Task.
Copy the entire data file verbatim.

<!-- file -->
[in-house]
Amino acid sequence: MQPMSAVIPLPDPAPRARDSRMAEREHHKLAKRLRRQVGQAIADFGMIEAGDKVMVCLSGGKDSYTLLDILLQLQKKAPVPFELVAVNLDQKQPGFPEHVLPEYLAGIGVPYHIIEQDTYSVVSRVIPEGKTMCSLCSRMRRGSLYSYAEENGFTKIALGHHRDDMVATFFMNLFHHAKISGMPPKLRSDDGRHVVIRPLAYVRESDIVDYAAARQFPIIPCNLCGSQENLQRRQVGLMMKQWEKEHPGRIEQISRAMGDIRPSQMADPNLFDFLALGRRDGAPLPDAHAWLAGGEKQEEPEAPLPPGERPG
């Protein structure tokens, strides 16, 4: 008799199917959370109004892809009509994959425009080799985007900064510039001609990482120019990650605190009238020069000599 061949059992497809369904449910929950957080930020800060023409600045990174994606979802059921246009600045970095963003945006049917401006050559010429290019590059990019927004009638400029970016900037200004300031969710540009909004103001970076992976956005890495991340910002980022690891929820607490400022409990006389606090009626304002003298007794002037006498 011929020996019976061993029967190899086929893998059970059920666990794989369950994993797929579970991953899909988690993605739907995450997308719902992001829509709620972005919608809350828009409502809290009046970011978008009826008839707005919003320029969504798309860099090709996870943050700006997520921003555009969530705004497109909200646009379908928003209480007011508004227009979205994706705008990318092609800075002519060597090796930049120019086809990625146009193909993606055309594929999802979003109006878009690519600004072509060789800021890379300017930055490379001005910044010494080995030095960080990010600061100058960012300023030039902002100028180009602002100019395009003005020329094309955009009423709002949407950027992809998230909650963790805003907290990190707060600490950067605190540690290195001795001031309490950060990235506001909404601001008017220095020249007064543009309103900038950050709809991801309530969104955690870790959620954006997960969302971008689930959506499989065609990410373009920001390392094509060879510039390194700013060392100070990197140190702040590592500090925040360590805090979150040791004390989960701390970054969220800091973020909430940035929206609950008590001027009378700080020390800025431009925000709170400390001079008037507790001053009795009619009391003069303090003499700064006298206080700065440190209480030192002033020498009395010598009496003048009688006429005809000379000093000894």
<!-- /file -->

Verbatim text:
[in-house]
Amino acid sequence: MQPMSAVIPLPDPAPRARDSRMAEREHHKLAKRLRRQVGQAIADFGMIEAGDKVMVCLSGGKDSYTLLDILLQLQKKAPVPFELVAVNLDQKQPGFPEHVLPEYLAGIGVPYHIIEQDTYSVVSRVIPEGKTMCSLCSRMRRGSLYSYAEENGFTKIALGHHRDDMVATFFMNLFHHAKISGMPPKLRSDDGRHVVIRPLAYVRESDIVDYAAARQFPIIPCNLCGSQENLQRRQVGLMMKQWEKEHPGRIEQISRAMGDIRPSQMADPNLFDFLALGRRDGAPLPDAHAWLAGGEKQEEPEAPLPPGERPG
């Protein structure tokens, strides 16, 4: 008799199917959370109004892809009509994959425009080799985007900064510039001609990482120019990650605190009238020069000599 061949059992497809369904449910929950957080930020800060023409600045990174994606979802059921246009600045970095963003945006049917401006050559010429290019590059990019927004009638400029970016900037200004300031969710540009909004103001970076992976956005890495991340910002980022690891929820607490400022409990006389606090009626304002003298007794002037006498 011929020996019976061993029967190899086929893998059970059920666990794989369950994993797929579970991953899909988690993605739907995450997308719902992001829509709620972005919608809350828009409502809290009046970011978008009826008839707005919003320029969504798309860099090709996870943050700006997520921003555009969530705004497109909200646009379908928003209480007011508004227009979205994706705008990318092609800075002519060597090796930049120019086809990625146009193909993606055309594929999802979003109006878009690519600004072509060789800021890379300017930055490379001005910044010494080995030095960080990010600061100058960012300023030039902002100028180009602002100019395009003005020329094309955009009423709002949407950027992809998230909650963790805003907290990190707060600490950067605190540690290195001795001031309490950060990235506001909404601001008017220095020249007064543009309103900038950050709809991801309530969104955690870790959620954006997960969302971008689930959506499989065609990410373009920001390392094509060879510039390194700013060392100070990197140190702040590592500090925040360590805090979150040791004390989960701390970054969220800091973020909430940035929206609950008590001027009378700080020390800025431009925000709170400390001079008037507790001053009795009619009391003069303090003499700064006298206080700065440190209480030192002033020498009395010598009496003048009688006429005809000379000093000894």